Messianic Jews  cannot be ignored in  such discussions, but  the call to recognise  their existence and  enter into dialogue  with them is something of an  embarrassment to Christians involved  in Jewish-Christian dialogue, as their  existence suggests an ongoing mission  to Jews and threatens the goodwill  and mutual respect Christian leaders  work hard to cultivate with the Jewish  community. Likewise, their presence  gives offence to Jewish community  leaders who see them as apostates,  and even their claims to be Jewish as  spurious and deceptive. This is not  surprising in light of the tortuous  history of Jewish-Christian relations  over the past 2,000 years.   



I recently met with fellow Messianic  Jews and Palestinian Christians  to issue the Larnaca Declaration,  hosted by the Lausanne Initiative  for Reconciliation in Israel-  Palestine (LIRIP). It was a time for  discussion, prayer and reflection on  the theological and political issues  that divide Messianic Jews and  Palestinian Christians. Such meetings  are vital if mutual understanding and  reconciliation are to take place, both  among believers and in wider society.  The statement calls for reconciliation  in the spirit of brotherly love, and in  the light of the gospel we share with  both Israeli and Palestinian. While our  narratives, identities and theologies  are often in conflict, we are committed  to one another and to building peace  together for the sake of the gospel and  our unity in the body of Christ.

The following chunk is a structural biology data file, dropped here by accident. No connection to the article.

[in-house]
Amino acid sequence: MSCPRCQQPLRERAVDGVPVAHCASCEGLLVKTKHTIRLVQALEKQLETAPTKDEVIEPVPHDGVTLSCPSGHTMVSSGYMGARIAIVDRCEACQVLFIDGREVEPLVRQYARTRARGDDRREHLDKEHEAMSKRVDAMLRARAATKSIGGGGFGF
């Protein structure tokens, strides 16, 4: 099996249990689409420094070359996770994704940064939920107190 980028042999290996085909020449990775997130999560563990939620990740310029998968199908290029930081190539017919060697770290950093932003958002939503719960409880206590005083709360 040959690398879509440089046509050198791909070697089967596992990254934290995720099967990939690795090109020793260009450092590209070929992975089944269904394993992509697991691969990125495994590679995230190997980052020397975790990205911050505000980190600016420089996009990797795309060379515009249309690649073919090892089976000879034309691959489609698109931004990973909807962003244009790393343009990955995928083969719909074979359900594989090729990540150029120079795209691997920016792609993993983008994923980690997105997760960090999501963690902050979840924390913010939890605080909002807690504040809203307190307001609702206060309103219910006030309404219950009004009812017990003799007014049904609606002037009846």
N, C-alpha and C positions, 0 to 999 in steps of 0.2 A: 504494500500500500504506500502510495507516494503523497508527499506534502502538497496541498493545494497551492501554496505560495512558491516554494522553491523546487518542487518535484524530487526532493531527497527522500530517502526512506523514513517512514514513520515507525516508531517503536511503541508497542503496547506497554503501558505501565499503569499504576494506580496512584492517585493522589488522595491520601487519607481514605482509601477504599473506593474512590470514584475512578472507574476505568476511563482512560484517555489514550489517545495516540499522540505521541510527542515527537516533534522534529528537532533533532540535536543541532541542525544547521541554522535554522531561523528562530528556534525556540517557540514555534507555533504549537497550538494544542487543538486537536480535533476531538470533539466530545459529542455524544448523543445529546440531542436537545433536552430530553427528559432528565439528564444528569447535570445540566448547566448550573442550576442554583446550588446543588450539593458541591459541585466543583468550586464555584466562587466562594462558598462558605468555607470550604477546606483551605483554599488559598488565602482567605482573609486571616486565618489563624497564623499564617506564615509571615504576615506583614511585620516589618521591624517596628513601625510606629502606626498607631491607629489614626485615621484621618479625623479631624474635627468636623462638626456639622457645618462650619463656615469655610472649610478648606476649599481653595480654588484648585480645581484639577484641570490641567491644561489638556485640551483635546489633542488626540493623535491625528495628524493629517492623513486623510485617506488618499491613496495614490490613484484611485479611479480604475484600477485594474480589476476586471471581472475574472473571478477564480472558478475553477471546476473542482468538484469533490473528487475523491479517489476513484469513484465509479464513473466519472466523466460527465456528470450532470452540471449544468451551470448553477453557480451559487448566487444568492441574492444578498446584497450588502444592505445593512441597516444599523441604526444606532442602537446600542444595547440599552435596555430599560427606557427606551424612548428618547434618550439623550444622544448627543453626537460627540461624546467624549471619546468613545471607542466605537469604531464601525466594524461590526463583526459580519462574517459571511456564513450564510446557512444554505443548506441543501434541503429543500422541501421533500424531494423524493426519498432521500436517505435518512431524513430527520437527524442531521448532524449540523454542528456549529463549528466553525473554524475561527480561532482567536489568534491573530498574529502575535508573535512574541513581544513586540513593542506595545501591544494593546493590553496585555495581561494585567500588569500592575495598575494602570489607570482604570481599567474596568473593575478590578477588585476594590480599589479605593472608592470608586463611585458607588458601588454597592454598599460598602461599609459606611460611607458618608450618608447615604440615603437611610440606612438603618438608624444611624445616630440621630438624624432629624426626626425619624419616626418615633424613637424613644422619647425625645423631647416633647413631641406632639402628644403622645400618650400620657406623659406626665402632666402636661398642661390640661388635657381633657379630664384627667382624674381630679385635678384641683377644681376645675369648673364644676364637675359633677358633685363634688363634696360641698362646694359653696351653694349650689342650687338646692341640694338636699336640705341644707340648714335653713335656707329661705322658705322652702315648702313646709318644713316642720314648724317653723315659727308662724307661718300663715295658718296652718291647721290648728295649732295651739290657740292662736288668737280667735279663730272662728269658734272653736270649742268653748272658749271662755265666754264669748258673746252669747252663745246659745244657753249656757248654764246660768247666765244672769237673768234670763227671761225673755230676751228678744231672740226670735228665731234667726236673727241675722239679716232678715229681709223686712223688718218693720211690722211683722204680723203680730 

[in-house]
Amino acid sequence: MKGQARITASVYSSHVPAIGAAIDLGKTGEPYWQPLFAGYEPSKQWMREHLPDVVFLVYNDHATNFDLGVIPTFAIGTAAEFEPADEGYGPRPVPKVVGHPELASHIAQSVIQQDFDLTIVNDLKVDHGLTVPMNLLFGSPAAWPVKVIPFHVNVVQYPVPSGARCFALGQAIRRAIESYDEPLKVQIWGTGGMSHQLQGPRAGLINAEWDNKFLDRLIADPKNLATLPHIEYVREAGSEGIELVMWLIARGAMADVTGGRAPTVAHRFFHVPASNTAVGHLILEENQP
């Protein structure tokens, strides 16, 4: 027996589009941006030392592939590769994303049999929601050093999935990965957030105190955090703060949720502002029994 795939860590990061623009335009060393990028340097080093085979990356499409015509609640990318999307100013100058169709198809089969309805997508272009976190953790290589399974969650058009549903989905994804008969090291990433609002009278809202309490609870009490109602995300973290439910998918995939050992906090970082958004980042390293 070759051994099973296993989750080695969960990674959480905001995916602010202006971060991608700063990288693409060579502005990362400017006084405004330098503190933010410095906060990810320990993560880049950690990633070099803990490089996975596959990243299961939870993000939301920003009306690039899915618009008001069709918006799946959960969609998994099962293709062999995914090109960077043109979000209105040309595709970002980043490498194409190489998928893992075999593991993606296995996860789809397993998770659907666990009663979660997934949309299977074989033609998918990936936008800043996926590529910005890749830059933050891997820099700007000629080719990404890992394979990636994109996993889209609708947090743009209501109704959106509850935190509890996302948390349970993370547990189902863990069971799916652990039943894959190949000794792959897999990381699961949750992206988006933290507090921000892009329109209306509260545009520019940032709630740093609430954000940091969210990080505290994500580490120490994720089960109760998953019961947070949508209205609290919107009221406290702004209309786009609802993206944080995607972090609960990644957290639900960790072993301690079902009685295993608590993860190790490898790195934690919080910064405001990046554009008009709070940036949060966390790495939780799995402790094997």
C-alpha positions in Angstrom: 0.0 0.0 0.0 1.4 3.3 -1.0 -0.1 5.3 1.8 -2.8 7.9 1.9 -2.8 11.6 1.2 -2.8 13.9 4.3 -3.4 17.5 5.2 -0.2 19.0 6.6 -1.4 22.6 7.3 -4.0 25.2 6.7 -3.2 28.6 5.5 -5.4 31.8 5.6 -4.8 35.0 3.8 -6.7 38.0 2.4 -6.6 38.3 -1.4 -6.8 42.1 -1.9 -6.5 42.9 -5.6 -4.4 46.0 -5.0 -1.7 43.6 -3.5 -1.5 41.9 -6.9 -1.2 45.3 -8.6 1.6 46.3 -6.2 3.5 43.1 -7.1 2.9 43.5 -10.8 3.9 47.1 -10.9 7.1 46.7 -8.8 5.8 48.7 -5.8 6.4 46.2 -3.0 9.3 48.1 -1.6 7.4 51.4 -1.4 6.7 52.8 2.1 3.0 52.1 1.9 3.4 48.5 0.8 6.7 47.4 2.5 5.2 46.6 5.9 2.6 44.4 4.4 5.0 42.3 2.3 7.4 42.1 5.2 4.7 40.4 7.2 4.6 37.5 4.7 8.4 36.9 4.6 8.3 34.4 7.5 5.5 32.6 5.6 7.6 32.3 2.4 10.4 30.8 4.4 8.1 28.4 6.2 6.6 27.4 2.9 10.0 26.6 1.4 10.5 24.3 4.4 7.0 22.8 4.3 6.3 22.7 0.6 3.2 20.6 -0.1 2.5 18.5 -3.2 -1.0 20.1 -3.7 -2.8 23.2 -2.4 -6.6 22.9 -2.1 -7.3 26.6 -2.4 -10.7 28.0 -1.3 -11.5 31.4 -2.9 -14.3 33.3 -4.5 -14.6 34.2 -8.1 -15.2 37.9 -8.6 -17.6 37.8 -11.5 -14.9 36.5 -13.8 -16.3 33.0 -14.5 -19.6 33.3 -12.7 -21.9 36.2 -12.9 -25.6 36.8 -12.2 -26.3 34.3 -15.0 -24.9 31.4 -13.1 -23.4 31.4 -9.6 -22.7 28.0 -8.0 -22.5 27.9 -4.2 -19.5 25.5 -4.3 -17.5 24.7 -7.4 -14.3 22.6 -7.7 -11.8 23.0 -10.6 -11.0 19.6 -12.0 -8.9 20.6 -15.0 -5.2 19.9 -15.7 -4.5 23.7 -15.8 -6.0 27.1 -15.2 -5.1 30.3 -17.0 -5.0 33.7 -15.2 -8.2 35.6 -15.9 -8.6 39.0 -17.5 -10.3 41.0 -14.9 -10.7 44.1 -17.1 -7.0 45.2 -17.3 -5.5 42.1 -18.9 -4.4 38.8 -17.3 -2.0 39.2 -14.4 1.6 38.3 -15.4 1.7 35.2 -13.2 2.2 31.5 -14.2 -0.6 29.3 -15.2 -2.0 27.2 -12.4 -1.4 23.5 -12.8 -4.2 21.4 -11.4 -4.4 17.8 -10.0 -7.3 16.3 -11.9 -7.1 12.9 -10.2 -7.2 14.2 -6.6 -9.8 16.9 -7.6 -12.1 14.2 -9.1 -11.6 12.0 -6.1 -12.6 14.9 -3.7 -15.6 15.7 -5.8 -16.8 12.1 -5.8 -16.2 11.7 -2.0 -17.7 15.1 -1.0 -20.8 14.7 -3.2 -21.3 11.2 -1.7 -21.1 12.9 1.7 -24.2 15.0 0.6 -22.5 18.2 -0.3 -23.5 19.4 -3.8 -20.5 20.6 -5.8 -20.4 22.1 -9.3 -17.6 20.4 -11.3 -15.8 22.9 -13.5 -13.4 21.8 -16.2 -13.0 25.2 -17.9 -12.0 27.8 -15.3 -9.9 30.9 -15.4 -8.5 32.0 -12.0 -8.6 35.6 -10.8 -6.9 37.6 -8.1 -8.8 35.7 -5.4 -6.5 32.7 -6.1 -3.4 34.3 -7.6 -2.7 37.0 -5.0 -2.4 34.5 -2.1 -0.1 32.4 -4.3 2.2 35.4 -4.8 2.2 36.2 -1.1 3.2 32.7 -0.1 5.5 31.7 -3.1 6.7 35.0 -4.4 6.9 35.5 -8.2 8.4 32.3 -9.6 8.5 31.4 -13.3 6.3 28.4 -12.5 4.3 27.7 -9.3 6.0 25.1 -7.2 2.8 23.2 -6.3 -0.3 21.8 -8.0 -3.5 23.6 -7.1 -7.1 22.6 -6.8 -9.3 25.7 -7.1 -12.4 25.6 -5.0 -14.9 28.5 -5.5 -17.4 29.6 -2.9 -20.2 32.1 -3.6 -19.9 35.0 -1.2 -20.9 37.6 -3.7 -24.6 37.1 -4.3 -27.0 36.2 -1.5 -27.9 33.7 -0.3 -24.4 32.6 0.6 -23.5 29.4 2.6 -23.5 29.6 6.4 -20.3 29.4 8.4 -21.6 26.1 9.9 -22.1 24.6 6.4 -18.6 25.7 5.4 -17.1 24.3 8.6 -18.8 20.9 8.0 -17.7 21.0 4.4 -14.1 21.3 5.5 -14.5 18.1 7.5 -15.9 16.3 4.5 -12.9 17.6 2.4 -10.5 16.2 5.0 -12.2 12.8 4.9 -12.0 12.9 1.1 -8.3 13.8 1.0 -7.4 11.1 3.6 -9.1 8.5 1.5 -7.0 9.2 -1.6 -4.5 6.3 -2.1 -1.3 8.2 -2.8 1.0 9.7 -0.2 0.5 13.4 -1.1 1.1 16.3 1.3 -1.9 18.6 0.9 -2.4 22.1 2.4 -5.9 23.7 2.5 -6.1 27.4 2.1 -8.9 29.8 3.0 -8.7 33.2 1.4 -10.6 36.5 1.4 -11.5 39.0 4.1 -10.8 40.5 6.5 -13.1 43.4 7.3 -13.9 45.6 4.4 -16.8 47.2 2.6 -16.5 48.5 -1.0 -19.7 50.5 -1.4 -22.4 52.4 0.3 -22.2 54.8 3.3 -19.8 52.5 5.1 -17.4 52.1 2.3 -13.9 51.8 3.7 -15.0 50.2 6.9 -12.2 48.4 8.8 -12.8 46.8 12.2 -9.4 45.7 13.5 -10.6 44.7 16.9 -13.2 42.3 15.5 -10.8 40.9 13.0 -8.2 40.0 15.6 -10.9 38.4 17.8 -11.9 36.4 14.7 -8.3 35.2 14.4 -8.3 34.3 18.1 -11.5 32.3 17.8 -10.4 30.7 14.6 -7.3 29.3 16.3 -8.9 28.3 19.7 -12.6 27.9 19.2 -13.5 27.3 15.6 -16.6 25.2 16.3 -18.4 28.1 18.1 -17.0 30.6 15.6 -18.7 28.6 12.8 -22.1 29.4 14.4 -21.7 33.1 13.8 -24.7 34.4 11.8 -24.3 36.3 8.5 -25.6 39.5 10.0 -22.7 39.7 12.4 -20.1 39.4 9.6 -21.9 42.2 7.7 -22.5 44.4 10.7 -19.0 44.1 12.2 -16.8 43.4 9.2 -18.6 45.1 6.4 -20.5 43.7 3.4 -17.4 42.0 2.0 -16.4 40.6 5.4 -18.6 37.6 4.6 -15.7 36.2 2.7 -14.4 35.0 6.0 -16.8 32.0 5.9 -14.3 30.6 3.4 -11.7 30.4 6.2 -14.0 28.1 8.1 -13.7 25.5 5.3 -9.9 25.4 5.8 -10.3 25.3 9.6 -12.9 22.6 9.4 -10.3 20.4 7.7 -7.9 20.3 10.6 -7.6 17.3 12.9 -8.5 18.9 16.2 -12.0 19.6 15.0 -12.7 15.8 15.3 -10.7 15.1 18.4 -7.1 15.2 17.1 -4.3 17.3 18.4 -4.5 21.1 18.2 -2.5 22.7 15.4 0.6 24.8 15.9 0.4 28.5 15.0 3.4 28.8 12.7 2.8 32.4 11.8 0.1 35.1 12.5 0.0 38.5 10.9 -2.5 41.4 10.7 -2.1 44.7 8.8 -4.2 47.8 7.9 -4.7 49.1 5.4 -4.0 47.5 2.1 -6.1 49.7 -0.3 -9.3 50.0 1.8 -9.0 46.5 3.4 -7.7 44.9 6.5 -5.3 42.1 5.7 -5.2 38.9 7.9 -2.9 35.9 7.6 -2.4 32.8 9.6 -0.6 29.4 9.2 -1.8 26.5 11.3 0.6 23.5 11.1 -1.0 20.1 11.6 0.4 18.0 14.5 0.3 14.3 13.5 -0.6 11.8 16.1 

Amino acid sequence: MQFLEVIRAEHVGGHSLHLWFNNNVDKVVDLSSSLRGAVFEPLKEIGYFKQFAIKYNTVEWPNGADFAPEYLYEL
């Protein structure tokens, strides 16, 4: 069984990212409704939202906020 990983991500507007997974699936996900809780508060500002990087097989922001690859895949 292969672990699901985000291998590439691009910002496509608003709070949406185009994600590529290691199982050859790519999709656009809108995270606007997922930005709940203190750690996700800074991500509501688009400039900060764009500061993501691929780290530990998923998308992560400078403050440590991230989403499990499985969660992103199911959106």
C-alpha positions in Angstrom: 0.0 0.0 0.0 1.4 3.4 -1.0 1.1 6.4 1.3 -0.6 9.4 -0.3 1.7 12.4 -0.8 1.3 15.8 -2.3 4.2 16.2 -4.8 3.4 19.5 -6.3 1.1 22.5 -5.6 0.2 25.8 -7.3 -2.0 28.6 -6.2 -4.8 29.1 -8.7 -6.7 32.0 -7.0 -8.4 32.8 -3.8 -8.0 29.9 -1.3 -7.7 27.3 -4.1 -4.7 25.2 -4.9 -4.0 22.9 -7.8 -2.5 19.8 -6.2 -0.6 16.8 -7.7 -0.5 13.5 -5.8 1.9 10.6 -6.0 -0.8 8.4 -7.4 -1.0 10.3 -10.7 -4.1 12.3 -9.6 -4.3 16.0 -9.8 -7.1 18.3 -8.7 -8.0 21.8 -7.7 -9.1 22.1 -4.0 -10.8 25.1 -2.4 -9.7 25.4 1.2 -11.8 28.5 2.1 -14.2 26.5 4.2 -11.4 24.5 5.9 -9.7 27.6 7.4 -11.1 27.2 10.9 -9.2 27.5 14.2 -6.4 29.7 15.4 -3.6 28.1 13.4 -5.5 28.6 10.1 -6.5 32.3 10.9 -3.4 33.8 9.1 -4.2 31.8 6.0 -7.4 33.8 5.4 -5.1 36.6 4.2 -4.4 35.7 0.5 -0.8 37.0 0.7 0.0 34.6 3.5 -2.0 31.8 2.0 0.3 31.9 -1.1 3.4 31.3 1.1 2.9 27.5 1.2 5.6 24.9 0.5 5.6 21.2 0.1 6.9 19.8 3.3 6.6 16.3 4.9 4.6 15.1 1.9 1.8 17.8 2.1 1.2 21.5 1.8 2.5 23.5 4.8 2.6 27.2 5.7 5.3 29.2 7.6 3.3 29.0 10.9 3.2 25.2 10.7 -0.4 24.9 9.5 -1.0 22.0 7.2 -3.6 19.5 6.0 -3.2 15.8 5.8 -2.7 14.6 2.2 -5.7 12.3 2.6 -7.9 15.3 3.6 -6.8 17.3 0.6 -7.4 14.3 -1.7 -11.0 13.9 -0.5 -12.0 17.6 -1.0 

Peace-building initiatives need our  prayers and support. It is not an easy  task. We take inspiration from the  life and work of Sir Nicholas Winton  (1909–2015), now commemorated by  the Post Office stamp, who organised  the rescue of 669 children, most of  them Jewish, from Czechoslovakia on  the eve of the Second World War in an  operation later known as the Czech  Kindertransport (German for ‘children  transportation’). Winton found homes  for the children and arranged for their  safe passage to Britain. As he said: ‘If  something is not impossible, then there  must be a way to do it.’  

The same could be said of Jewish-  Christian relations. For much of the  past 2,000 years, under the shadow  of anti-Jewish legislation in the  

Messianic Jews Cannot Be Ignored    


Councils of Nicaea and Chalcedon,  the Crusades, the Inquisition, and  the silence of the churches during  the Holocaust, Jewish-Christian  relations still have a long way to go  before mutual understanding and true  reconciliation are achieved. But as  Rabbi Tarfon taught: ‘It is not your  responsibility to finish the work of  perfecting the world, but you are not  free to desist from it either.’ Messianic  Jews, experiencing the challenge from  both sides, are uniquely placed to help  bridge the gap that still separates the  two larger communities of faith.  


DR RICHARD HARVEY is senior researcher with  Jews for Jesus and former academic dean at All  Nations Christian College. He blogs at